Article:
BCS, The Chartered Institute for IT has joined forces with the Patients Association, Royal College of Nursing and others to produce a Blueprint outlining the steps NHS trusts should take to minimise the effects of another crippling cyber-attack.
‘The Blueprint For Cyber Security in Health and Care’ - released today - claims a lack of accountability and investment in cyber-security measures are partly responsible for the recent Wannacry virus that hit NHS IT systems last month.
David Evans, Director of Policy says: “Patients should be able to trust that hospital computer systems are as solid as the first-class doctors and nurses that make our NHS the envy of the world. Whilst doing the best with the limited resources available, it is clear that some hospital IT teams lacked access to trained, registered and accountable cyber-security professionals with the power to assure hospital Boards that computer systems were fit for purpose. The healthcare profession has struggled to keep pace with cyber-security best practice and with a systemic lack of investment, ultimately, the Wannacry attack was an ‘inevitability’.
He continues: “Unfortunately, without the necessary IT professionals, proper investment and training, the Wannacry ransomware virus was bound to happen, it was just a matter of when. With the roadmap we are releasing today, will make it less likely that such an attack will have the same impact in the future.”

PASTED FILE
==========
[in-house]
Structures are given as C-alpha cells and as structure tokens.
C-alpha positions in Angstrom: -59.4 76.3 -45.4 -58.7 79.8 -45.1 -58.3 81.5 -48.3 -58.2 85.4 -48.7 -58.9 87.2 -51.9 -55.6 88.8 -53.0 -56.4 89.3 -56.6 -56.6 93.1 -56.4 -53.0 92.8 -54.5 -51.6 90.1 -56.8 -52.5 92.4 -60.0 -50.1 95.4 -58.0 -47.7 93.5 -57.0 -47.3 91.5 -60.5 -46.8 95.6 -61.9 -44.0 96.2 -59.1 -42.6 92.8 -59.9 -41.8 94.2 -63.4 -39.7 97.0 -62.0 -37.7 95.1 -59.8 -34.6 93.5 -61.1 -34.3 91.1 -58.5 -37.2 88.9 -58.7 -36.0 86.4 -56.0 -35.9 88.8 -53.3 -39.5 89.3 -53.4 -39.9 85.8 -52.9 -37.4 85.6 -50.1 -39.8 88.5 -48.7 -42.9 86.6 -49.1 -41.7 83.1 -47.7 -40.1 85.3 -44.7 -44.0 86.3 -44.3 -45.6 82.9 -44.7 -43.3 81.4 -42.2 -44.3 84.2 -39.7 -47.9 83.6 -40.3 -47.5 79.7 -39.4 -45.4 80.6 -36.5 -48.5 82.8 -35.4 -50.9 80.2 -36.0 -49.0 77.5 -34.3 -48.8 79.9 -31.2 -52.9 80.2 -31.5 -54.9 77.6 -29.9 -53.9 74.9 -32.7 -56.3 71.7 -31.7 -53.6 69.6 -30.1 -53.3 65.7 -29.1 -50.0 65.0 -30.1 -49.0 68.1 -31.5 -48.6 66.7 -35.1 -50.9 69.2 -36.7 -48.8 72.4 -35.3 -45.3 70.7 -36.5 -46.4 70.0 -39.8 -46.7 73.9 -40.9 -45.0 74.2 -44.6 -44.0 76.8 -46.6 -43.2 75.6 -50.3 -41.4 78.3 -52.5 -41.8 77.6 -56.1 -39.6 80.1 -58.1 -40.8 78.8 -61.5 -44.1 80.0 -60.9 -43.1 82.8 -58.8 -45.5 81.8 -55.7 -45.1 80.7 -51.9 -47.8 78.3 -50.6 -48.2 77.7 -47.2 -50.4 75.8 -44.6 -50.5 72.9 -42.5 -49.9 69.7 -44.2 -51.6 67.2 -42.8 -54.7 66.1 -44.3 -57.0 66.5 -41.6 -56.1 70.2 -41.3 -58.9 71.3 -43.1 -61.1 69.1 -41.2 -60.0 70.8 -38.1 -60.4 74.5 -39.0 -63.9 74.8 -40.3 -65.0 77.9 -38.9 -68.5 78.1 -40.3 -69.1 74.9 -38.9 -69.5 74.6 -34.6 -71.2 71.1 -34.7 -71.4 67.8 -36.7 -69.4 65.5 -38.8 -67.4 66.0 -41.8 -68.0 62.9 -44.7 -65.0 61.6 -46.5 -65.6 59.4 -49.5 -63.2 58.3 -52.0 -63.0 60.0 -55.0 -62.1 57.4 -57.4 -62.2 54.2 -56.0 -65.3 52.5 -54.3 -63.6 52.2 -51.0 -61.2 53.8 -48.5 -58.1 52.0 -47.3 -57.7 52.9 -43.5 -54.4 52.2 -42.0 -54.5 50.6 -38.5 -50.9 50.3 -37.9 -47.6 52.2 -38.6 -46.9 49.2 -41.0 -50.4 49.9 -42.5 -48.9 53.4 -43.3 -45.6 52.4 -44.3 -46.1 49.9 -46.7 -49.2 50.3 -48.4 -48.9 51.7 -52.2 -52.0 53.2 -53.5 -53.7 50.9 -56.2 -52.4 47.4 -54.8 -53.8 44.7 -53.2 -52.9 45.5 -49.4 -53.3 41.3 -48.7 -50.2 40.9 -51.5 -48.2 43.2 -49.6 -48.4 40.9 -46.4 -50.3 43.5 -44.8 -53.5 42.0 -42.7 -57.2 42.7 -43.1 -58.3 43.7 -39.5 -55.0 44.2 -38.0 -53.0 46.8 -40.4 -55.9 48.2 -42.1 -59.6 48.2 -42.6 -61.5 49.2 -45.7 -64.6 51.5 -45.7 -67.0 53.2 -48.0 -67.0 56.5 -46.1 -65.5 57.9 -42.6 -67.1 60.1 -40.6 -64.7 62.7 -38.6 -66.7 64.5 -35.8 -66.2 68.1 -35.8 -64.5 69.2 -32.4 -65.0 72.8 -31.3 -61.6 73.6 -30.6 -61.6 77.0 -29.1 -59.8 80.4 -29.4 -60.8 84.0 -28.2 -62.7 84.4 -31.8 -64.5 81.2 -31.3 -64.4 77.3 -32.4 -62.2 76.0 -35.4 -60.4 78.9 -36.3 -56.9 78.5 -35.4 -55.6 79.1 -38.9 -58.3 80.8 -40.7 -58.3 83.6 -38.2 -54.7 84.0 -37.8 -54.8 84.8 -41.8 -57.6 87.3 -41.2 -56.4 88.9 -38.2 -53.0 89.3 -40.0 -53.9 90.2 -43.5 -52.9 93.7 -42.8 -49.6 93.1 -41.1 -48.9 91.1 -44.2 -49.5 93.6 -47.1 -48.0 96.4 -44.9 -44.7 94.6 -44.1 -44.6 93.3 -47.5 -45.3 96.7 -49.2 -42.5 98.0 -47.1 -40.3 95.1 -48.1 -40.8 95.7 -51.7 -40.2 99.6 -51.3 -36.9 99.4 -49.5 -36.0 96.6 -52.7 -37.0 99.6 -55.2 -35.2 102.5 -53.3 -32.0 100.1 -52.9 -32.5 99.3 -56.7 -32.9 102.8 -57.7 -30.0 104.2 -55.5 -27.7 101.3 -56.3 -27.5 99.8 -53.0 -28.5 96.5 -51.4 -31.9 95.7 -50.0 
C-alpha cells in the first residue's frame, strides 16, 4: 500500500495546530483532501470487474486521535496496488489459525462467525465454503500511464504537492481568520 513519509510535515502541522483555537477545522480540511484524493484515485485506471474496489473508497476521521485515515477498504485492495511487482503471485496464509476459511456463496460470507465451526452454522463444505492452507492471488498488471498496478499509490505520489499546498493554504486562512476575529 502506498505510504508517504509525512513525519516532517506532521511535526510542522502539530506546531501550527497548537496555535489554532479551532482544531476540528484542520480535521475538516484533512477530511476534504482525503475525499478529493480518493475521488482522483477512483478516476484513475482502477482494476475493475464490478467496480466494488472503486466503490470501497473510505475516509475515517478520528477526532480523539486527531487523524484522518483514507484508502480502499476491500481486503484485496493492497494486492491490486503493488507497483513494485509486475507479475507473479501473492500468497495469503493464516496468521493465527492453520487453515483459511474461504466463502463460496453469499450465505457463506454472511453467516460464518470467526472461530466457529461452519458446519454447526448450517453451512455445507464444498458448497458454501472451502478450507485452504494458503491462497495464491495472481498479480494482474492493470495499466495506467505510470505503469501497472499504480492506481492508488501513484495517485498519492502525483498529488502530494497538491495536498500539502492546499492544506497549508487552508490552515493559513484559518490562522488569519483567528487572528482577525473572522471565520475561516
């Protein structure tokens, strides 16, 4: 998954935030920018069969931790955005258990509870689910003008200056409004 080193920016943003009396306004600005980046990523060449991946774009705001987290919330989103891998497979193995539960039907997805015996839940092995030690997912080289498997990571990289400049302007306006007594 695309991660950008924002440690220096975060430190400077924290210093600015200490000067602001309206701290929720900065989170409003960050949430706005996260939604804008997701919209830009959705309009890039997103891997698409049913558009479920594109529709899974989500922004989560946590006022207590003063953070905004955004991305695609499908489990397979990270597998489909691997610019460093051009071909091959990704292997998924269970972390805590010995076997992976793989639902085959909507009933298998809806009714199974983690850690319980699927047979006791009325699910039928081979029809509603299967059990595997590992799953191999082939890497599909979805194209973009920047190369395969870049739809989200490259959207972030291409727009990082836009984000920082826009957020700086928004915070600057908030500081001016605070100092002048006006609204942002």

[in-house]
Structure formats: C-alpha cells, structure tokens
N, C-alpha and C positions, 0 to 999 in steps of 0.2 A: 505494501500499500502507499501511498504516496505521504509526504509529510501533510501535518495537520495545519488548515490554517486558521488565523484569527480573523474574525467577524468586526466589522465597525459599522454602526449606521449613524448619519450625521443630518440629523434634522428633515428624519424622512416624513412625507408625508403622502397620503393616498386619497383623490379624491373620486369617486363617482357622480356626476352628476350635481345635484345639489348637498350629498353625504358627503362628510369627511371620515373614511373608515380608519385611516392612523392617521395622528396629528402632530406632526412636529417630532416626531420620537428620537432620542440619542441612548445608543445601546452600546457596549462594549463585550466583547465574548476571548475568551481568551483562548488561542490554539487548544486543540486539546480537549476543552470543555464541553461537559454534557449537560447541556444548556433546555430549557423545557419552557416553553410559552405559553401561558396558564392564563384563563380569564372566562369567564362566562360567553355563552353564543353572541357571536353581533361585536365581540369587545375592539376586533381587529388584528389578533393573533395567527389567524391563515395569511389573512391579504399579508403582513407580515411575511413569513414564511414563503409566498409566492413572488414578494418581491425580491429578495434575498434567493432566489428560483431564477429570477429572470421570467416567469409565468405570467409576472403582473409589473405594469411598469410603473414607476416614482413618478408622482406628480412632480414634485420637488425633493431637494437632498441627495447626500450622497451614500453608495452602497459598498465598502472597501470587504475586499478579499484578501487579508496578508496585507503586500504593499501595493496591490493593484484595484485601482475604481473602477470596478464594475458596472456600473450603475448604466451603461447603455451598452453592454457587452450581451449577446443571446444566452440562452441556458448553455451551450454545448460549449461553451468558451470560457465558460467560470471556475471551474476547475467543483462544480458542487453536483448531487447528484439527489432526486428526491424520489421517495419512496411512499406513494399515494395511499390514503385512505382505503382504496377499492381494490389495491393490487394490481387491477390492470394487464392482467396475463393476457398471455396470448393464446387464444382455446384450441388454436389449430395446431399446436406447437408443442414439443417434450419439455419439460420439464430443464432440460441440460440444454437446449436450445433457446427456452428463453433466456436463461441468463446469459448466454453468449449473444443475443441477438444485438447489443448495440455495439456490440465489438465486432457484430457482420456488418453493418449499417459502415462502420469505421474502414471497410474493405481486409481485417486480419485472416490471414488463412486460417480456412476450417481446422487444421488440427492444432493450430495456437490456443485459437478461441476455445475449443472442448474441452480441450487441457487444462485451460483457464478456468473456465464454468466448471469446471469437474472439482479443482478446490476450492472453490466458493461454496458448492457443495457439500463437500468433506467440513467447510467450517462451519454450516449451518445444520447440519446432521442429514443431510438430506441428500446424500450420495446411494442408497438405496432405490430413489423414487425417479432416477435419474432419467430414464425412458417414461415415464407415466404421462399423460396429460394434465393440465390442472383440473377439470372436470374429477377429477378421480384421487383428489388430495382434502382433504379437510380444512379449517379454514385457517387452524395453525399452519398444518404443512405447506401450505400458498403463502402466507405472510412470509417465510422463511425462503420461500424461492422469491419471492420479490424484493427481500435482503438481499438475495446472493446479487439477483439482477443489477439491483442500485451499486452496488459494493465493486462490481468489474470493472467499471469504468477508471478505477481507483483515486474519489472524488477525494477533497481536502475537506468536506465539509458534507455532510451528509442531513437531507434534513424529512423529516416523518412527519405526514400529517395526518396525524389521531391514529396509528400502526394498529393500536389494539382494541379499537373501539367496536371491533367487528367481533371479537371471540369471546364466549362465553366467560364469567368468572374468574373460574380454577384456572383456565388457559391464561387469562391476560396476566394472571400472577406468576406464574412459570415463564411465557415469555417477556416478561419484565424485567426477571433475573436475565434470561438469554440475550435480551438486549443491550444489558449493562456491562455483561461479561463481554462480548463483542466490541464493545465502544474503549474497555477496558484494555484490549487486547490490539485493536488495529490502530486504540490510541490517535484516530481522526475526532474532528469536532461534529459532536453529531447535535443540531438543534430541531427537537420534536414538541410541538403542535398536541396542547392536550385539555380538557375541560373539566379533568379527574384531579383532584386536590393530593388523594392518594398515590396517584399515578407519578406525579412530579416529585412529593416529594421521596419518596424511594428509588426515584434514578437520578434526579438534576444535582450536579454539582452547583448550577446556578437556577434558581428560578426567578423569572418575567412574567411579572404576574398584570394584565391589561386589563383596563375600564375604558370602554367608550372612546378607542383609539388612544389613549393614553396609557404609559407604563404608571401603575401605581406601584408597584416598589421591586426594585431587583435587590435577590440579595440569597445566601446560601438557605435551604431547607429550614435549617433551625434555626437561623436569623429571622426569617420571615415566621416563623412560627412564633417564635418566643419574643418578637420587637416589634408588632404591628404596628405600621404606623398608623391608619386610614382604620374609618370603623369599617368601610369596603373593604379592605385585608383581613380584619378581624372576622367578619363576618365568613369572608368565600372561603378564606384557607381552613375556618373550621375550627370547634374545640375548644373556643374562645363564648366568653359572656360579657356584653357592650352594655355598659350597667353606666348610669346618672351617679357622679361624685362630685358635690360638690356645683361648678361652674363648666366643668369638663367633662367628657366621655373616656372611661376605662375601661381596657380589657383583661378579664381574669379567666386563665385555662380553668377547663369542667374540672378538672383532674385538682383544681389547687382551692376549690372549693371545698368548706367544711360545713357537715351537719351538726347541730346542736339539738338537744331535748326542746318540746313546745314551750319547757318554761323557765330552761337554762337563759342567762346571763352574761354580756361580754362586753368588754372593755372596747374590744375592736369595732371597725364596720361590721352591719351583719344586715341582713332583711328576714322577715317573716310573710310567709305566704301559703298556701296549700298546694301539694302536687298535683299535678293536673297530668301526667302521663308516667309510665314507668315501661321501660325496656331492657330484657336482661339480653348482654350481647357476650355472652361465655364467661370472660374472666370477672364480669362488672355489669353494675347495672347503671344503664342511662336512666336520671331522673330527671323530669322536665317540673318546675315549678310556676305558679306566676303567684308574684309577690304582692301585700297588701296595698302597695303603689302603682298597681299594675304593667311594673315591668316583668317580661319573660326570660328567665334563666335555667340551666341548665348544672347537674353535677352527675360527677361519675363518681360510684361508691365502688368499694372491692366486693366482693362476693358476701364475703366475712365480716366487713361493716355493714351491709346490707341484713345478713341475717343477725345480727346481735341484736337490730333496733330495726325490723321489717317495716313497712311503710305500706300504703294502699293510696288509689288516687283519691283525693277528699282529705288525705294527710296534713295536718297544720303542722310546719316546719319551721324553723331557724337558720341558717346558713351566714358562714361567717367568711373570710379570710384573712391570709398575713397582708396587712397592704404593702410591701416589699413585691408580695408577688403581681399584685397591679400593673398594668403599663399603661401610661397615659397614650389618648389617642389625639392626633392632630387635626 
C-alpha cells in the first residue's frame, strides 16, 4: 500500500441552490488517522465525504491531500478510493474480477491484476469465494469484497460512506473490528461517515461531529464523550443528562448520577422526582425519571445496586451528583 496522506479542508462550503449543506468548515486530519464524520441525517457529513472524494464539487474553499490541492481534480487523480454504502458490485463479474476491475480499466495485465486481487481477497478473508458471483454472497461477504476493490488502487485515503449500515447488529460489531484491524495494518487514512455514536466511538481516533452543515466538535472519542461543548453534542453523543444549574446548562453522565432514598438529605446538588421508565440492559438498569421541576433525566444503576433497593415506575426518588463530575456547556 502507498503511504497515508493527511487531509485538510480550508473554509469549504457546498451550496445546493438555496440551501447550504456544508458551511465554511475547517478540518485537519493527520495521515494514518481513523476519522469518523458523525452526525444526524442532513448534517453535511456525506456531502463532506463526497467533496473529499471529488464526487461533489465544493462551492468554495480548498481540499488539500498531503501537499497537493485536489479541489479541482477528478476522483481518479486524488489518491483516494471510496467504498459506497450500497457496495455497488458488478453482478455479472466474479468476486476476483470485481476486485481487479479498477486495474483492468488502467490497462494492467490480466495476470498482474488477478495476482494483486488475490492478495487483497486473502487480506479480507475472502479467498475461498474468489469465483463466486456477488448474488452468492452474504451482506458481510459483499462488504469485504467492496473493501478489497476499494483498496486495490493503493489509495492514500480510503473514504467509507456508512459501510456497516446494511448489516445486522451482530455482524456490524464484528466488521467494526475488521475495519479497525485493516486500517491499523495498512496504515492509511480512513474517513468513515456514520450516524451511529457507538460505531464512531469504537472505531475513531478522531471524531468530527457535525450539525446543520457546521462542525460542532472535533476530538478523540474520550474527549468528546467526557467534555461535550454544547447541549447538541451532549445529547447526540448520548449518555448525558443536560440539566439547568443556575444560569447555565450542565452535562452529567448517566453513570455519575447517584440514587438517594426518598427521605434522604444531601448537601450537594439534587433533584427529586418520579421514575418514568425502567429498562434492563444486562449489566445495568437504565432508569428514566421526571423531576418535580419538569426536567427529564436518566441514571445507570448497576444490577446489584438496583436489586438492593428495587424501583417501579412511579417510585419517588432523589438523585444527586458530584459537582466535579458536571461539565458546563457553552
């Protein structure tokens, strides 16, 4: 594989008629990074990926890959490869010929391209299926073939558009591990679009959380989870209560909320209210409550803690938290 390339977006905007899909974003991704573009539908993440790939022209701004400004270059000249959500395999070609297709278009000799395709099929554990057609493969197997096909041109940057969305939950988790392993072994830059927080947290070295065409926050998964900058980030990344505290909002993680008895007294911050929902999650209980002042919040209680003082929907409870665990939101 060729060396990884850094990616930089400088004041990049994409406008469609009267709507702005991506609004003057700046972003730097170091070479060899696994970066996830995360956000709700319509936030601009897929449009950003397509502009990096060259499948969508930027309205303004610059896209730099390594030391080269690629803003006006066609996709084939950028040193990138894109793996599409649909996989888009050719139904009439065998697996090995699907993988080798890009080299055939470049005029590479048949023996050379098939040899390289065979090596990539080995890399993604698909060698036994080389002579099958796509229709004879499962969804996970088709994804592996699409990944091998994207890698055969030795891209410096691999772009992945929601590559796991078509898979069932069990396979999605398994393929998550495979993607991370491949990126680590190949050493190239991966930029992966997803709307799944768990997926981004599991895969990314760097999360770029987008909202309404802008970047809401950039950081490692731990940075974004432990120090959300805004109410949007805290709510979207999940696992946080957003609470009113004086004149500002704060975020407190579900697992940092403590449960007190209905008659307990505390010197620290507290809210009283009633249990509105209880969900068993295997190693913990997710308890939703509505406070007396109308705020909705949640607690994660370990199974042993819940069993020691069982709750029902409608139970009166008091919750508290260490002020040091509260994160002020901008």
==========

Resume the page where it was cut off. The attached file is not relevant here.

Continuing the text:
The Blueprint outlines a roadmap with steps that NHS trusts should take to avoid another crippling cyber-attack. Top of the list is ensuring there are clearly laid out standards for accrediting relevant IT professionals. NHS boards are being urged to ensure they understand their responsibilities, and how to make use of registered cyber security experts. The number of properly qualified and registered IT professionals also need to be increased.
Almost 50 NHS Trusts were hit last month by the Wannacry cyber-attack. It meant computers were encrypted and unusable in many areas of the health service, with hackers threatening that valuable files would be lost forever unless a ransom was paid. It led to operations and appointments being cancelled, and patients were still being diverted from accident and emergency departments six days later.
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